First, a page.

Genesis 28:10 - 31:55

Frank Binford Hole

Genesis

In spite of all his defects Jacob's action in going forth to Haran was consistent with the purpose of God, and hence by a dream encouragement was ministered to him. At the time of Babel men sought to elevate themselves to heaven by a tower of their own construction, and it ended in scattering and confusion. But God has established a link between heaven and earth, indicated by the ladder of his dream, and this link in those days was made good by angelic administration. Jehovah Himself was at the top of the ladder and poor Jacob, the fugitive, at the bottom, needing a blessing and getting it.

Three things stand out clearly in this divine communication. First, though Jacob was running away from the land of promise, it was confirmed to him and to his seed, which was to be greatly multiplied and spread out in all directions. Second there was the promise of blessing for all the families of the earth in him and in his seed. Third, the promise of the Divine presence and preservation in all his wanderings, and his ultimate restoration to the land which was his according to purpose. He may have some bitter experiences under Divine government but God's purpose will stand.

It may be that when the Lord uttered the words recorded in John 1: 51, He alluded to this incident. If so, we have to notice an important difference. In the coming age the Son of Man will not be a mere "ladder," but rather the administrative Centre of all things. Being Lord of all, angels will ascend and descend as He directs. The heavens and the earth will be brought into harmony and unity under His sway.

Verses 16-22 show us how Jacob responded to the dream. In the first place, it awoke him to the realization of the presence of God. That we may be in the presence of God, and yet quite unaware of it, is a solemn thought. To Jacob it was not merely solemn; it was dreadful. Butthat was because he had no assured standing before God on the ground of redemption Only when the death and resurrection of Christ were accomplished facts could believers say "We also joy in God through our Lord Jesus Christ," having received the reconciliation. For us the presence of God is not dreadful but delightful.

Then again, Jacob recognized that where Jehovah manifests His presence, there is the house of God. Right through the Scriptures runs the thought of the house of God in its various forms and aspects, but here is the first mention of it. It is remarkable moreover that Jacob connected "the gate of heaven" with "the house of God." The first mention of a gate is in Genesis 19: 1, where Lot sat in the gate of Sodom, and this shows that the word is used not only to designate the place of entrance and exit but also the place where men of age and wisdom sat to execute judgment. In other words, gate has a figurative as well as a literal meaning, and where God dwells in His house, there is the place of Heaven's administration and judgment.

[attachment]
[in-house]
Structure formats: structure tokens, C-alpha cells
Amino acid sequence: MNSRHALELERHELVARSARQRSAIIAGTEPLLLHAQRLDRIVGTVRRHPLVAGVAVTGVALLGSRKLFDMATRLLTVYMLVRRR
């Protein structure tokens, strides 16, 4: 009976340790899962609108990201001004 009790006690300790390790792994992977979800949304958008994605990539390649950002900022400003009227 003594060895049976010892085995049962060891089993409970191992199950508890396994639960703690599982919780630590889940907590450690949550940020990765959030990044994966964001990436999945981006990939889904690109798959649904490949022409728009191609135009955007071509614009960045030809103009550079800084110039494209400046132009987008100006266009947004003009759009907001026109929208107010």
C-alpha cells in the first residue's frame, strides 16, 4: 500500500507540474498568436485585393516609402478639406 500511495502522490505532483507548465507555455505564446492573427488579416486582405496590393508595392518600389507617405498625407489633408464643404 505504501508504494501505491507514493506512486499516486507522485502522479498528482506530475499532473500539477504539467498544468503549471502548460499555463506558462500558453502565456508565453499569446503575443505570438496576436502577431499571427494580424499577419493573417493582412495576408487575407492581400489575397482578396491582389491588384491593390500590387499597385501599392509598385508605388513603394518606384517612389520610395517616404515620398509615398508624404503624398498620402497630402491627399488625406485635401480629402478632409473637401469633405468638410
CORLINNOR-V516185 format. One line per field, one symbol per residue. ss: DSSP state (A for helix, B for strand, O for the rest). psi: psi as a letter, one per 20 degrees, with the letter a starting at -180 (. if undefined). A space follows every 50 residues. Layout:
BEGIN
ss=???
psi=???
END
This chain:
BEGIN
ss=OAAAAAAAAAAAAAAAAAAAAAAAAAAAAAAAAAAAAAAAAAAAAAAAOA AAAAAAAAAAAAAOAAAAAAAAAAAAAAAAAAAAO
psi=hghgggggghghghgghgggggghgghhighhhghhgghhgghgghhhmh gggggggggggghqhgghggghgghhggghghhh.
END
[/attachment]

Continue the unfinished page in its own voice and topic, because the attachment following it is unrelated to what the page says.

And further, Jacob's action in taking one of the stones that had served him for-a pillow, and anointing it as a pillar, and identifying it thus with God's house, is remarkable and significant in the light of 1 Timothy 3: 15. In ancient times pillars were used for support, as we see in Solomon's Temple. But they were also set up as witnesses to certain facts. Three times do we read of Jacob rearing pillars; here and in Genesis 31 and Genesis 35, each time as a witness.

It is in this sense, we believe, that the word is used in 1 Timothy 3: 15. The church of the living God is the house of God and the pillar and ground, or basis, of the truth. The "church of the living God" is being built by "the Son of the living God" (Matt. 16: 16-18), and it is at the present time the standing witness to the truth in the power of the Spirit of God. It is worthy of note that in our chapter Jacob poured oil upon the pillar, which we may take as a figure of the anointing of the Spirit of God. His action originated the name, Bethel, which means, house of God.

But, though Jacob did all this, the ground that he took in his vow was about as selfish as ever to be found in a true saint of God. It came to this:—If God will be with me, and look after me, and do for me what I desire, then He shall be my God, and I will yield to Him a tenth of all that He gives me. A bargain such as this is barely above the level of a decent man of the world. Yet God bore with him and evidently accepted his feeble vow, and did for him all that he wished, and more also.

In Genesis 29, we find Jacob resuming his journey, and the merciful hand of God, directing him and opening up his way, is at once manifested. His steps are guided to the very well where the sheep of Laban, his uncle, were watered and where he met his cousin Rachel. Into the house of Laban he was received with an effusive welcome, but only to find himself there in the hands of a man who was his equal in duplicity.